Kerala’s Thiruvananthapuram district has procured a thermal and optical imaging camera with AI-based face detection technology to screen people for high body temperature, the constituency’s MP Shashi Tharoor announced in a Facebook post. The device was procured using Tharoor’s MPLADS fund. The device is currently operational at the Thiruvananthapuram Central railway station, and was used to screen migrants who were departing for their home states on May 2, Anu S. Nair, Deputy Collector (DM), Thiruvananthapuram, told MediaNama. However, with the state now expecting a huge influx of people, especially from the Gulf countries, the district has requested for at least 4 more such devices for installation at the city’s airport.
The device was procured from Amsterdam due to the “unavailability of thermal cameras in Asia”, and was first transferred to Germany and then subsequently airlifted to Bengaluru. Tharoor, in his Facebook post said that all of his MPLADS fund has been exhausted, and “we are approaching other corporate groups to partner with us and the district administration” for procuring more such cameras. At the moment we don’t know which company has manufactured the camera, or for how much it was procured for; we have reached out to Shashi Tharoor’s office for more details.
It’s not a handheld device, but can be mounted on a tripod to screen large crowds, Nair said. “AI is needed to trace the temperature using thermal imaging photography”. Nair said that the camera has been optimised to detect body temperature higher than 36 degrees Celsius, and if it detects a temperature higher than that, a police official guarding the camera will ask the person to step out of the queue for further screening. “Unlike traditional thermal cameras, this camera captures temperature of all exposed body parts, and not just the forehead,” Nair said.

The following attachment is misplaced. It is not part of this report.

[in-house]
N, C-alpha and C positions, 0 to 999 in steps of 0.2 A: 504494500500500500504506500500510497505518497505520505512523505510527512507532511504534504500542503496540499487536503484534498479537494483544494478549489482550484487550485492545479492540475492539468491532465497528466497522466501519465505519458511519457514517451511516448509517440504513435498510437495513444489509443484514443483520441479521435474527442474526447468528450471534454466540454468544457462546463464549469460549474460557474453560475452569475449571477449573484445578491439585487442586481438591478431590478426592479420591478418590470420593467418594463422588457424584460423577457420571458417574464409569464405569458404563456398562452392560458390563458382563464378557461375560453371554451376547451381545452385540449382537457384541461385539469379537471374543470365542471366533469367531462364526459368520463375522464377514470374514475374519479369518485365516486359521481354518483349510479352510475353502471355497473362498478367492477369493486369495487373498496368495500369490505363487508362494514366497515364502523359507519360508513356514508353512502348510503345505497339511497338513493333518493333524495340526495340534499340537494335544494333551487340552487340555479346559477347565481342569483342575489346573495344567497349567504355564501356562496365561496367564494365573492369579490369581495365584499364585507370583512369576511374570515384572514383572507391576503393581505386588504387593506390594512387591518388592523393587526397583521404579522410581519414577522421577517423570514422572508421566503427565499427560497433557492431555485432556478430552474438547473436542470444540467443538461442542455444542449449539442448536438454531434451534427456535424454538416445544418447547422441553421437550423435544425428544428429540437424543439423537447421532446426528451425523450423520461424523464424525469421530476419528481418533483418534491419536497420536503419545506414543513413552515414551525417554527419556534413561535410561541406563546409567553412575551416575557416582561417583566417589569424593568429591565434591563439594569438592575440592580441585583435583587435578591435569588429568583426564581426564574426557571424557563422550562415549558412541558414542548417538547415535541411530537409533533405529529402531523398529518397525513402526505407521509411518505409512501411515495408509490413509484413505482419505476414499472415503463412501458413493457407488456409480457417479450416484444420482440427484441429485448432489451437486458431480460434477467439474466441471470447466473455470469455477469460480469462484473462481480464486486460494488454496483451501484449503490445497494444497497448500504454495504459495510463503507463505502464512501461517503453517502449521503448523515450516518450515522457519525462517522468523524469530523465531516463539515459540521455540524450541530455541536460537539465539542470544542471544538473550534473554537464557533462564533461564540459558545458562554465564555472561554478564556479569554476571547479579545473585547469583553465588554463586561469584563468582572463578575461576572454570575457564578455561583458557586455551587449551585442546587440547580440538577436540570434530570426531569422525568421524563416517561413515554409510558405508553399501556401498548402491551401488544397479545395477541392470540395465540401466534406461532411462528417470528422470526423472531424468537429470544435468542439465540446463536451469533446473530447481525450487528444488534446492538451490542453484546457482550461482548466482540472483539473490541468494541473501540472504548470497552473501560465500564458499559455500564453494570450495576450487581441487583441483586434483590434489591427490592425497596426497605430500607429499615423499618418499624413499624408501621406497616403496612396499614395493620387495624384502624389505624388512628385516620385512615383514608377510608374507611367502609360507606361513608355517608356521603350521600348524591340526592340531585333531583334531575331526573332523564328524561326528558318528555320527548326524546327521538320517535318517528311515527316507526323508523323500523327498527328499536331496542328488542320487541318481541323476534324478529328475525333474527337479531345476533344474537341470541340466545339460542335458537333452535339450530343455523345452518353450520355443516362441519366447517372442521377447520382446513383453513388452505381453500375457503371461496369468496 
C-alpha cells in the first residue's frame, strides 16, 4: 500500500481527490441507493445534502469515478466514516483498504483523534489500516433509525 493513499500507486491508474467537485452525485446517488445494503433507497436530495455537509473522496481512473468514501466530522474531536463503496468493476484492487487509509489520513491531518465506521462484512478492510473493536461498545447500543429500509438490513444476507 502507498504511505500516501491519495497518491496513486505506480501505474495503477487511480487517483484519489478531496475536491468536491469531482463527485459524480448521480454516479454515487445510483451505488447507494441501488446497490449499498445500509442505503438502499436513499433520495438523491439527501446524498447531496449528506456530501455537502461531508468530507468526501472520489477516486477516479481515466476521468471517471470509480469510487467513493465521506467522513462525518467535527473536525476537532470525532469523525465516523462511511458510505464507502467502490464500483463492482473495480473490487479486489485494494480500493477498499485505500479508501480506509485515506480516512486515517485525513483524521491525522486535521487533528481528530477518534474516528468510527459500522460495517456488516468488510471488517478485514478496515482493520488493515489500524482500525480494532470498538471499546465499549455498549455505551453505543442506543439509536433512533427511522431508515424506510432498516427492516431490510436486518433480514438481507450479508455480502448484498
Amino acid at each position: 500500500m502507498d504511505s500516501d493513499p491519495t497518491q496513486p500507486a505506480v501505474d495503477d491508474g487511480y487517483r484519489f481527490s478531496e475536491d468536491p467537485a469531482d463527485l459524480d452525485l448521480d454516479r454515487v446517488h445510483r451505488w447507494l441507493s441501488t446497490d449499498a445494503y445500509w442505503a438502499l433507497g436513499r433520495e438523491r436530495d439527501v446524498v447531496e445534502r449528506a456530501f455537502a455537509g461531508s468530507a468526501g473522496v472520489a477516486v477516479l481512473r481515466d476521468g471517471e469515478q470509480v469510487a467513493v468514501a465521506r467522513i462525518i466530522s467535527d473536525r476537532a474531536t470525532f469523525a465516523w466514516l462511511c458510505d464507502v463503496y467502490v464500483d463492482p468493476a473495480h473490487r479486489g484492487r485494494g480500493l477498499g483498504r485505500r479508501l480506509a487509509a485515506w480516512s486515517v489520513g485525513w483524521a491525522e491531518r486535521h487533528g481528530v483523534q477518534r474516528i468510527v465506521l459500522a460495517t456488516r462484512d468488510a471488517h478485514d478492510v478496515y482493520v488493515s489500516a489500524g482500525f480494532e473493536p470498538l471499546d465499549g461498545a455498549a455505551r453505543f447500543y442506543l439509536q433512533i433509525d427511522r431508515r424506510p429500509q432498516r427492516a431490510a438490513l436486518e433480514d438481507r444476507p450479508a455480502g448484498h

Cameras are using face detection for “superchecks”
When we asked why a camera like this needs to have face detection capability, Nair said that it was only detecting people’s faces, and not identifying them against any database. “The camera like a CCTV, can record footage as people pass through it,” he said. “It’s essential to have a feed of a person’s face because we wouldn’t know their identity as they pass through the device. So if a person has higher than normal body temperature, and if the system detects it, the footage can help us in identifying that person”.
The device will not always record footage, but it will be done for a “supercheck” Nair told us. We’re awaiting a response on what “supercheck” means in this context. When asked whether recorded footage would be retained and for how long, Nair told us that it is a policy decision to be taken by the Health Department, which hasn’t yet been taken. “We are undecided on that,” Nair said.